Only in a small town


Well-known member
Aug 6, 2011
Fair warning, this write-up is almost more about the connections within a small town than the hunt itself.

My wife and I met in Chicago while I was in training, and although she’s a bit of a city girl, she still likes to keep me company on many of my hunts- especially antelope. She grew up under communism in Lithuania and moved to the US in her early twenties. We have a nine year old daughter who decided this year, she didn’t want to stay with the grandparents while we hunted, and instead join with us.

We arrived in Small Town, MT late Friday afternoon the day before the opener to scout the area and make a plan. That evening while on a dirt road about twenty miles from town, my low tire pressure light came on which usually I would ignore until I’m at a gas station, but my wise wife insisted I check it out right then and there. And wise she was! The tire was totally flat and although it was easy enough to put the the spare on, my plans for the next morning were in serious jeopardy as I couldn’t in good conscience drive around all day on dirt roads hunting with no back-up tire.

Once the spare was on, we quickly made our way back to Small Town and luckily the local tire guy agreed to come back to his shop and help us out. While he was working and chatting with us, he noticed my wife’s accent. After telling us how he also had been to many Eastern bloc countries working in the wind industry, he mentioned that the town mechanic recently married a Lithuanian lady within the last six months. We smiled at the coincidence but didn’t think much of it after that. While patching the tire, he found the guilty culprit rattling inside- a Phillips head attachement had pierced clean through.

As the bright dawn of opening morning broke, our perch on a small rise overlooking a valley that had held antelope the day before was now vacant. Lucky to have five good tires, we all piled into the car to search for our quarry elsewhere. About a half hour later, my wife’s keen eye spotted a group of three tucked between some hills on public land about a mile away.

One flaw I’ve had with previous hand held rangefinders is their inability to range in flat fields which is common during antelope hunting. This year, I upgraded to Zeiss Conguest rangefinding binos and they were outstanding in this regard. My initial stalk used a broken shed as cover, but thanks to the binos, I knew I was still over 400 yards away which is my upper limit. I backed out carefully and came in from a different angle using a gentle hill as cover. Belly crawling to the peak, I was happy to see the three antelope, two does and a decent buck, were unaware of my presence. This time they were only 260 yards away. Carefully sitting upright with my rifle on shooting sticks, I put a shot into the lungs and after a 75 yard run, my buck was down. My wife and daughter watched from a few hundred yards back with their binoculars and were just as excited as I was!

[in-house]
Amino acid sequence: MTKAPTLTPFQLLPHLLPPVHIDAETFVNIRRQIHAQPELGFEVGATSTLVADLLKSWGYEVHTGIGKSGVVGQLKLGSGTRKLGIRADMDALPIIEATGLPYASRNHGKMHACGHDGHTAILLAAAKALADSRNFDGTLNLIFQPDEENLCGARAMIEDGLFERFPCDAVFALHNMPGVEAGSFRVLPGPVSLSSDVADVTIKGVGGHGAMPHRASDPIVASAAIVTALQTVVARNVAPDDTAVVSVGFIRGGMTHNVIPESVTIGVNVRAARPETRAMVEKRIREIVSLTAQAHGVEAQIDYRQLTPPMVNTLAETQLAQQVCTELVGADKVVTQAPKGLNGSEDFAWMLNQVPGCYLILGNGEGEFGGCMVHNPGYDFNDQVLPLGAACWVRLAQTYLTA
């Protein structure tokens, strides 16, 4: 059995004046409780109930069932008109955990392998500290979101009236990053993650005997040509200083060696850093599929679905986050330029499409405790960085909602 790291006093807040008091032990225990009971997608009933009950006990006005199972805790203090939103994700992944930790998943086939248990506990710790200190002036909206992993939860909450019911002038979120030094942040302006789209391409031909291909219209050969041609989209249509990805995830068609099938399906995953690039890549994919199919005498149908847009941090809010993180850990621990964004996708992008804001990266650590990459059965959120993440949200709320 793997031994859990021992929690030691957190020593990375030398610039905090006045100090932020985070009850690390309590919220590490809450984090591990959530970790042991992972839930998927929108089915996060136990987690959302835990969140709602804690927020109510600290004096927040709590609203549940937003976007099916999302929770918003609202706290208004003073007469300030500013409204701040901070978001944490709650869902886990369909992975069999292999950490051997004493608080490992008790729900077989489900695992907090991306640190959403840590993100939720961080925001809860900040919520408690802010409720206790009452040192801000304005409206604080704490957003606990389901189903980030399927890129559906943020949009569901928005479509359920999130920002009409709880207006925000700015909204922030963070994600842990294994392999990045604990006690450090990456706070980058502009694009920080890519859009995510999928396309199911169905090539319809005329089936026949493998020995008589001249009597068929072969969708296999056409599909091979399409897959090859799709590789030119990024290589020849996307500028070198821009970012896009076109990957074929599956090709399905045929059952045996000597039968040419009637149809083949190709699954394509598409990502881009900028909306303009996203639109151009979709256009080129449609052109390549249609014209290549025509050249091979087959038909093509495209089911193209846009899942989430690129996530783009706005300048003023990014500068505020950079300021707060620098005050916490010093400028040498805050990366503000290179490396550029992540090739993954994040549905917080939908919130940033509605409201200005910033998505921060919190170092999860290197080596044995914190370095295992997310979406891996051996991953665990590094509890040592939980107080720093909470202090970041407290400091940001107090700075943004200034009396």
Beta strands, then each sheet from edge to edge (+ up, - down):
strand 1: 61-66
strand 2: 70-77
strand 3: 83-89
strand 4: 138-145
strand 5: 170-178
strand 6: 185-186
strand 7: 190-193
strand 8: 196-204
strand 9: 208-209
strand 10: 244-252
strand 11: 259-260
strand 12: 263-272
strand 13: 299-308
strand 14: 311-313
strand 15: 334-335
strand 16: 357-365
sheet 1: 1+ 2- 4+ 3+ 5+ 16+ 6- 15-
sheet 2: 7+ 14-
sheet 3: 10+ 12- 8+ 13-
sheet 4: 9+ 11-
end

After taking getting everything back into the truck, we headed back to small town for well deserved breakfast. The waitress again noticed my wife’s accent and asked where she was from. After being told Lithuanian, the waitress’ eyes widened and she exclaimed that we should meet the newly arrived Lithuanian. We laughed and told her the tire repair guy mentioned that too. The waitress told us that Small Town only has less than a thousand people so everyone pretty much knows everything. The the waitress wrote the mechanic’s phone number down and insisted we call him to have the wives meet.

As we left the restaurant, I asked my wife if we should call and she thought it might be kind of weird for the mechanic but she was fine with it. Bracing for an awkward phone call, I dialed the number, and not ten minutes later, I had two new friends meeting us in the motel parking lot. The wives were happily chatting away on Lithuanian while her mechanic husband and I talked and thought what a pleasant coincidence it was and how charming small town friendliness can be.


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Well-known member
Jan 30, 2013
Such a big world but so small, cool story and great Pronghorn. My wife always spots the animals first as well, luckily she passed it on to my son.


Well-known member
Jul 30, 2011
So cool to find new friends while on a hunting adventure.

And so awesome to have your family join in as well.

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